Learning from National Music Associations
One of the privileges of this era is that we can enjoy listening to pristine, note-perfect recordings at home in our living rooms. Most of us probably hope that each of our performances will likewise be perfect.
While it is a gift to hear such excellent recordings, it comes with a cost—the weighty impression that such perfection can be achieved each time we are called upon to perform. If we come to believe this false promise, we can spend our entire life being disappointed with our performances, playing our mistakes over and over in our mind, believing we’ve disappointed ourselves and our audience. This is a sure path to self-doubt.
Dr. Paola Savvidou, assistant professor of piano pedagogy at the University of Missouri, in her 2015 winning article of the year for Music Teachers National Association, “In Search of the Perfect Musical Performance,” says, “Musicians of all ages and levels of ability, struggle with this very same self-imposed condition: paralyzing perfectionism.” She offers six ideas for reframing our performance goals from perfection to excellence:
It’s all there.
“Don’t practice; perform the sound.”
“See with your ears.”
“Plunge into the unknown.”
“Stay in the moment.”
“Strive for excellence, not perfection.”
Here’s what she means.
It’s All There
Music is already in our body. We have rhythm and flow in our everyday movements: we speak rhythmically and musically, and we feel harmonic tension and resolution in our gut. Over time, our experiences give us the emotional capacity to understand musical meaning. Dr. Savvidou, now at University of Michigan School of Music, says, “All we have to do is let the ego, or the ‘internal judge’ . . . go, and allow for the magical connection between sound, body and emotions to synergistically create music.” When we understand that music already exists in our body, we begin to open the door to self-trust and authenticity.
“Don’t practice; perform the sound”
All musicians assume the need for practice; not to practice would be unheard of. Once we have mastered a musical selection, what if instead of thinking of practice as something we do in the privacy of our home when no one is watching, we begin thinking of it as practice of performance and bring the same kind of energy and intent as we would if we were performing? Instead of carefully watching fingering, fighting the tempo, wondering about dynamics (all of which have already been mastered by this point), practice as though you were performing. Record yourself to create the pressure you might feel when performing in public. This could move us from focusing on the already practiced details to focusing on the energy and intent we have when performing.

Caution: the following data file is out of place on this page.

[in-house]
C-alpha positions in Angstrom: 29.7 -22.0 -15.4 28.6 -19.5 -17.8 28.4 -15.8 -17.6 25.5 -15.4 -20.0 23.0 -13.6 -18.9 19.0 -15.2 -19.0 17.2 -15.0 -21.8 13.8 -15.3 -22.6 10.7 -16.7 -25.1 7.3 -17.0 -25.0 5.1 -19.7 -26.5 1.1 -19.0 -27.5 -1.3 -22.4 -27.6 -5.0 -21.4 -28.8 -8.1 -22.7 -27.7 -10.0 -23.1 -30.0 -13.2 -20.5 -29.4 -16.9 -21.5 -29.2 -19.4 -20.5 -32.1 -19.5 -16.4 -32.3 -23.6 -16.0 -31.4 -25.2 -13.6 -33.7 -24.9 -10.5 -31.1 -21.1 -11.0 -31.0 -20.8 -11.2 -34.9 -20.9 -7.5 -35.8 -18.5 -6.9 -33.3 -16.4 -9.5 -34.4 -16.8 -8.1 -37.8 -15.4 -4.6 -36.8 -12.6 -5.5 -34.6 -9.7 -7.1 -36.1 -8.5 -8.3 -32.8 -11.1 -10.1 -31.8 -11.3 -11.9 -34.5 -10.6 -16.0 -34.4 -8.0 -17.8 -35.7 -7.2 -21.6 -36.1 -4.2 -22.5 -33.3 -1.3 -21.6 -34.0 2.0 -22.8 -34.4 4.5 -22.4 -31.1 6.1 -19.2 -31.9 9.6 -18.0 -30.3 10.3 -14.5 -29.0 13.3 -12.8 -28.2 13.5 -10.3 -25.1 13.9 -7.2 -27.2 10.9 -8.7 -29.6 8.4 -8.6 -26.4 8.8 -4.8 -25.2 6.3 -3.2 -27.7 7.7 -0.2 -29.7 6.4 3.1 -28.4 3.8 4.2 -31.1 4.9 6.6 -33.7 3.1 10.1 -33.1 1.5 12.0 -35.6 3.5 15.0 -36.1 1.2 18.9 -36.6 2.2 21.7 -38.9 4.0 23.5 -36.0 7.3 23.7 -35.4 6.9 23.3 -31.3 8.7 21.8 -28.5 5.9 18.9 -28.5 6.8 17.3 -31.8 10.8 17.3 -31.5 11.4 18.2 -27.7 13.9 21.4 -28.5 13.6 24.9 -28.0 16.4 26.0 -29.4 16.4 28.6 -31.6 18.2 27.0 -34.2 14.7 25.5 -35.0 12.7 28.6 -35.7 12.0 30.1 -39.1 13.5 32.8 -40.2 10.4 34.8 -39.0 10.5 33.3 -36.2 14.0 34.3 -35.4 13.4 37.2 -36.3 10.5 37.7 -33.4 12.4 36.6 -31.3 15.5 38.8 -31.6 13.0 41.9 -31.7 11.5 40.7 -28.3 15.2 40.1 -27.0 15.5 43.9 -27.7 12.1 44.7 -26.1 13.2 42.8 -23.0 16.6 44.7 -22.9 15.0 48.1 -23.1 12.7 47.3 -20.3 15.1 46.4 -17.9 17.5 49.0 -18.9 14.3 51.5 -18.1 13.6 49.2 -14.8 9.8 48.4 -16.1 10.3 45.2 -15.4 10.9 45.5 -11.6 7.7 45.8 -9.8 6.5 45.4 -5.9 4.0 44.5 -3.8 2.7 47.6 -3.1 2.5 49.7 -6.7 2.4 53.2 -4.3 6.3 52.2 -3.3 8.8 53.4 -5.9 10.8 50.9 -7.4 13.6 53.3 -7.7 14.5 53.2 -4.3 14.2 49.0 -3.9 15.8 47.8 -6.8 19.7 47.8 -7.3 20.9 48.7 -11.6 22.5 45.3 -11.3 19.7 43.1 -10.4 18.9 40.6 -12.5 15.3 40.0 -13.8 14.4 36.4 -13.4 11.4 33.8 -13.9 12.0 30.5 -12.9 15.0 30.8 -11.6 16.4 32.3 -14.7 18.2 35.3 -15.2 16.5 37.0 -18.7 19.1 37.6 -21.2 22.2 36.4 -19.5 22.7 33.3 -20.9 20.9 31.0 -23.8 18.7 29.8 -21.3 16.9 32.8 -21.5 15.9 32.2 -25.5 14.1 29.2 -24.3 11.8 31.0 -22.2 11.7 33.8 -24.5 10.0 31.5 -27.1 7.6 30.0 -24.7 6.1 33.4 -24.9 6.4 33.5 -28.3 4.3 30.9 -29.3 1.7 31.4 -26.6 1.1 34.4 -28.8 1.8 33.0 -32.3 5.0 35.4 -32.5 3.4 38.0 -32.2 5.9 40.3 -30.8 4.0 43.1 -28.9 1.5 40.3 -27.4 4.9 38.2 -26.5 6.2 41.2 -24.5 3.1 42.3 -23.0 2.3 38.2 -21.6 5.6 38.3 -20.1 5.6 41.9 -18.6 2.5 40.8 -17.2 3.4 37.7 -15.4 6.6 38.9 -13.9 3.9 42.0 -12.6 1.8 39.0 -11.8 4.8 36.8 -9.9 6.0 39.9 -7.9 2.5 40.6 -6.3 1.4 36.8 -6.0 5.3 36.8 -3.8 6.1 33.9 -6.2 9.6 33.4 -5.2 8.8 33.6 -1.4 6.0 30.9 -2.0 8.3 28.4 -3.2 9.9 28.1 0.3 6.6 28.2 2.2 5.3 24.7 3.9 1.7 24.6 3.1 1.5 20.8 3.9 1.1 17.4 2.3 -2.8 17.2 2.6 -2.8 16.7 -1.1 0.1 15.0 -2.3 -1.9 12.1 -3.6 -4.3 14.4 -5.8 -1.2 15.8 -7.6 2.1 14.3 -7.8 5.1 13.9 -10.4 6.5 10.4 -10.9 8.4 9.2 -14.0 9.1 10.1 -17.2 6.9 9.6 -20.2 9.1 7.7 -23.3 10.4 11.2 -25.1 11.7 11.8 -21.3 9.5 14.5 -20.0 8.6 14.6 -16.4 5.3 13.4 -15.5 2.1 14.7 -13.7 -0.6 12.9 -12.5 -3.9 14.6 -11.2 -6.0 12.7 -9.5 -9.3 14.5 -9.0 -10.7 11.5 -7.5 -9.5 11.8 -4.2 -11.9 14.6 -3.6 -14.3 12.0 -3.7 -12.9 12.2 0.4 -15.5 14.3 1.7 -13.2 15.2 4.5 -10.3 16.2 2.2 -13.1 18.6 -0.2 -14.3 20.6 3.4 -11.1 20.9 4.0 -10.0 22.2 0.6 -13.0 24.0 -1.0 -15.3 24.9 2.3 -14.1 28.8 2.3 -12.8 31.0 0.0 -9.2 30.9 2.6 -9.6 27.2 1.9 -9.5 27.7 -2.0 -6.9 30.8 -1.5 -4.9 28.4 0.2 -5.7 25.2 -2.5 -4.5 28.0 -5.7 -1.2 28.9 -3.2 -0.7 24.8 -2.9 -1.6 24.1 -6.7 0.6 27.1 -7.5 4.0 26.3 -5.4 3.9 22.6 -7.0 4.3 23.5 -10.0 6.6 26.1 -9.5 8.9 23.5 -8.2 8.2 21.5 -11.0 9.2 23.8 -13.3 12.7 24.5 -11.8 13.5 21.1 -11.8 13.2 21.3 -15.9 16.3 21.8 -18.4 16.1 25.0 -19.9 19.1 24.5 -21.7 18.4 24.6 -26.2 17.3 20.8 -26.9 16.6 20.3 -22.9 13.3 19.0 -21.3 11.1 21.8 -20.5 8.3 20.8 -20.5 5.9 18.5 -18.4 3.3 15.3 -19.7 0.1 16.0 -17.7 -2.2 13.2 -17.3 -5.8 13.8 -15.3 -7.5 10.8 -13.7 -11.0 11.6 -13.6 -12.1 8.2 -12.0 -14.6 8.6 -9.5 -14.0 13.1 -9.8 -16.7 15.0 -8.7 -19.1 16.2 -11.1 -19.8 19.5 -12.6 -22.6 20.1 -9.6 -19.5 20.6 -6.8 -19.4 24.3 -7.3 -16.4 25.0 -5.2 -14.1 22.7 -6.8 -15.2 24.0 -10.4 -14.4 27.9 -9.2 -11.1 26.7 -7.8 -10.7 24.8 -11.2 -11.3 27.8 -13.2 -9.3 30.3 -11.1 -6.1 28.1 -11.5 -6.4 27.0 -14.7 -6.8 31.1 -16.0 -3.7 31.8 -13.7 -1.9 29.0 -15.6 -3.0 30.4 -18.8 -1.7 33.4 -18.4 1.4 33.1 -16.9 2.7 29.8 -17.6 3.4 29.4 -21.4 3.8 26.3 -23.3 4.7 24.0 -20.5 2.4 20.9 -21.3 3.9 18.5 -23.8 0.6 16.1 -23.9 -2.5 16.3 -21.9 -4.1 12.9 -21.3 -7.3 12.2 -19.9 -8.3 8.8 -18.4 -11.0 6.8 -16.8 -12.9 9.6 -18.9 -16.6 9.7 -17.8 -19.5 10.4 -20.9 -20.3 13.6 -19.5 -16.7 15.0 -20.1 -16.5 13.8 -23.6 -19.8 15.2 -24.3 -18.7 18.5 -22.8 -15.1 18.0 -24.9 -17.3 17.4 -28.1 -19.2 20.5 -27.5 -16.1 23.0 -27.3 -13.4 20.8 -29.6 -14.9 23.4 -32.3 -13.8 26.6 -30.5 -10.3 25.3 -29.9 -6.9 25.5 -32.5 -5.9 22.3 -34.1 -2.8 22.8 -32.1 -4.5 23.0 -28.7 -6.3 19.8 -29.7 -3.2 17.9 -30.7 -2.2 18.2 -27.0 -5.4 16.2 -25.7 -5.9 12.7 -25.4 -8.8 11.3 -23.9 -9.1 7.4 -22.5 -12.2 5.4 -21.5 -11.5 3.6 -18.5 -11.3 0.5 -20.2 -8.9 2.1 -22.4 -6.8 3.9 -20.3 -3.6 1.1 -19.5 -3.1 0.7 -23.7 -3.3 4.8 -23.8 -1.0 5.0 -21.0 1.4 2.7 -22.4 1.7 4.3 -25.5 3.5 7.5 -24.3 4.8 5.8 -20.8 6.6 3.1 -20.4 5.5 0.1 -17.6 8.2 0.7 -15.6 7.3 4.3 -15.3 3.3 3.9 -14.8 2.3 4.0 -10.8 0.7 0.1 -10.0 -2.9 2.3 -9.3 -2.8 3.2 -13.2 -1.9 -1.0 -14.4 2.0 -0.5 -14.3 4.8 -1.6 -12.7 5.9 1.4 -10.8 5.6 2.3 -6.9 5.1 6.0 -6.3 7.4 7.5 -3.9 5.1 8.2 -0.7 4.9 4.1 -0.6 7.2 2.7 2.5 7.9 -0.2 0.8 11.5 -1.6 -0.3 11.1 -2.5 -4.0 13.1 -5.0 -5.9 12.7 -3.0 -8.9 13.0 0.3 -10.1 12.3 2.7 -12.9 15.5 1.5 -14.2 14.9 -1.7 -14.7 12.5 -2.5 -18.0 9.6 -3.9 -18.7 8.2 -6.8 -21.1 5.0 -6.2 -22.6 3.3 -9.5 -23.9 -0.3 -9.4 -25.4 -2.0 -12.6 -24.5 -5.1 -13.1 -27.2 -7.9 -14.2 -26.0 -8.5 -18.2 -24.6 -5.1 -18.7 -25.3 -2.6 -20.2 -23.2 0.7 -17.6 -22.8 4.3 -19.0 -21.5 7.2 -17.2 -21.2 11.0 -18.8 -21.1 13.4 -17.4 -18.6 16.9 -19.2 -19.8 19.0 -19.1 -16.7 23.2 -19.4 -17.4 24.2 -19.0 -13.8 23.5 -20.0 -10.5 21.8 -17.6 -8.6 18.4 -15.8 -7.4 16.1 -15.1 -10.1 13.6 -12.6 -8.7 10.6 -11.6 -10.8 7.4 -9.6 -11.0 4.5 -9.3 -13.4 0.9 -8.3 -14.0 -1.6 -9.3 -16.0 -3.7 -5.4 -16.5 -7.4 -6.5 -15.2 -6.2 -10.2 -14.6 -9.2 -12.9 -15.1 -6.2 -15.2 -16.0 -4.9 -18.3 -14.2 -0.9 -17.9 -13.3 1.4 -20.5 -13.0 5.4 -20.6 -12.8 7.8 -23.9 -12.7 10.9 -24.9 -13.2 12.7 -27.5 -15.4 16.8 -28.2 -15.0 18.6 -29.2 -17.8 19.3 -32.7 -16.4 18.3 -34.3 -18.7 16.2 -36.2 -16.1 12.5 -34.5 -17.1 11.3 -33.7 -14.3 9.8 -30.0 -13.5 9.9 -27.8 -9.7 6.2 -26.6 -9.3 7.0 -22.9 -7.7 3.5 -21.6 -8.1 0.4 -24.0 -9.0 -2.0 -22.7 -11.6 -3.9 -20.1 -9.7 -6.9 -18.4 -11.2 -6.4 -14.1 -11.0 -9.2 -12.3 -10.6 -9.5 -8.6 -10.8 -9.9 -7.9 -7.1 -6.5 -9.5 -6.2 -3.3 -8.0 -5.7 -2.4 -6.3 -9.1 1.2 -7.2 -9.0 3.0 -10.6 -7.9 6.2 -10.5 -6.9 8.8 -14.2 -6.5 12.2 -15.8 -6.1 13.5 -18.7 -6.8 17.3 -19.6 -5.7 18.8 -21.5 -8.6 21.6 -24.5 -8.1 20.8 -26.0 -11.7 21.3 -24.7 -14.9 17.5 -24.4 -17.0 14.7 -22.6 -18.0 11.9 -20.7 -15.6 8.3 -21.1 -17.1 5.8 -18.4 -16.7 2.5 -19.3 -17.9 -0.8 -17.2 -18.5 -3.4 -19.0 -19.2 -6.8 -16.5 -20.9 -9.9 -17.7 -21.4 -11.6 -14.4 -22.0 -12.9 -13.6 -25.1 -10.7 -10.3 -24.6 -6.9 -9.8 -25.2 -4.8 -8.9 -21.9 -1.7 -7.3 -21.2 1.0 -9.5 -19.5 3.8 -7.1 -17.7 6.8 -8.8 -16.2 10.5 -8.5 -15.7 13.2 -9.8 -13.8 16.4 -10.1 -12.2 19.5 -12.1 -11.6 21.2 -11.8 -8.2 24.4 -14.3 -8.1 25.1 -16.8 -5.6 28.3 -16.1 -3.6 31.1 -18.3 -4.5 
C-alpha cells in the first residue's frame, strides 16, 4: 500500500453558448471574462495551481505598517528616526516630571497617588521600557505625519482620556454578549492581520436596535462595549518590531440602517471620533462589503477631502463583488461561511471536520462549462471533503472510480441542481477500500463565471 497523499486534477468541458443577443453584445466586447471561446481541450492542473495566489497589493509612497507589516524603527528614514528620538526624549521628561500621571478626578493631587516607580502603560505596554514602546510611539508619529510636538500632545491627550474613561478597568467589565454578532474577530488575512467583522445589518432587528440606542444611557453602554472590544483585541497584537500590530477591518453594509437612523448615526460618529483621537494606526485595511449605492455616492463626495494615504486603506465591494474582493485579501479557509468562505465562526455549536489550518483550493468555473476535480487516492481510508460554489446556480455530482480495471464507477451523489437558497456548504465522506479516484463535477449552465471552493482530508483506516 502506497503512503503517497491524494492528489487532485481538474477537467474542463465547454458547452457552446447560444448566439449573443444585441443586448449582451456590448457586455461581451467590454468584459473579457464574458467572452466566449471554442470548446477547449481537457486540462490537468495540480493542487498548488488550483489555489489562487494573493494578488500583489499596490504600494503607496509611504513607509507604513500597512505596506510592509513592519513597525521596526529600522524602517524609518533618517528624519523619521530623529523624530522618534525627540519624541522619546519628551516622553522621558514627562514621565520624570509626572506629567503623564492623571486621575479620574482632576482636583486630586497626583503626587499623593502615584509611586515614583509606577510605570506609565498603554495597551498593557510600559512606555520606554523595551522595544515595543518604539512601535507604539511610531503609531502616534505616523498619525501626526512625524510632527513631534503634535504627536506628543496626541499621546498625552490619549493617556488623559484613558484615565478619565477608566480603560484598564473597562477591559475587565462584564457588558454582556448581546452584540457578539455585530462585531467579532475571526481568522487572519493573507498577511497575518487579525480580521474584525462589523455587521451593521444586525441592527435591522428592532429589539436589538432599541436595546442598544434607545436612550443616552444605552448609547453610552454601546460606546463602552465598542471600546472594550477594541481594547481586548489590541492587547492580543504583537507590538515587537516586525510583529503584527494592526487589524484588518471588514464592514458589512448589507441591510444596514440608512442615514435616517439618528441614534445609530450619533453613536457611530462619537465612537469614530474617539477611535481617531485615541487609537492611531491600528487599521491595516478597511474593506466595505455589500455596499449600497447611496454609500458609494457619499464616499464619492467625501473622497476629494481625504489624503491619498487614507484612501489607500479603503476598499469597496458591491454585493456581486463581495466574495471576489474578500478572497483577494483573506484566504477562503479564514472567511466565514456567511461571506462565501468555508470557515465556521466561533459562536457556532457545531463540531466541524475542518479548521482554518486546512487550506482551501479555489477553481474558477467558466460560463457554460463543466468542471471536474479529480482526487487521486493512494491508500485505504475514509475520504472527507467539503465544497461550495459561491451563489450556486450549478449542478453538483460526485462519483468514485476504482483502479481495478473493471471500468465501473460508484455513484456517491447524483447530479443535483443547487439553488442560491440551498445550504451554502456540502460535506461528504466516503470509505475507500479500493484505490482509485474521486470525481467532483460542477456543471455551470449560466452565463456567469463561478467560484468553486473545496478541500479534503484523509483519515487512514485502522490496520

“See with your ears”
To expand your musical awareness, work toward seeing not only with your eyes but also with your ears. In other words, maintain an open awareness to seeing what your ears are hearing. This is even more important when performing with other people. If there’s no sensitivity toward how the musicians around you are moving through a phrase, the piece will lack energy. We sometimes are so focused on ourselves, what others think of us, and playing the right notes that we forget to listen and connect our natural responses with other musicians and even the audience. To practice this concept, in your mind begin by performing for yourself, then for a teacher or friend, then for several people together, and finally for a friend who lives far away. Using this kind of mindfulness and imagination can help expand your mental awareness and physical interpretive gestures.
“Plunge into the unknown”
The minute we walk out to perform we put enormous pressure on ourselves. Not only do we want to play the best we can, we also want to be authentic and confident. Dr. Savvidou calls this a double-edged sword. She says: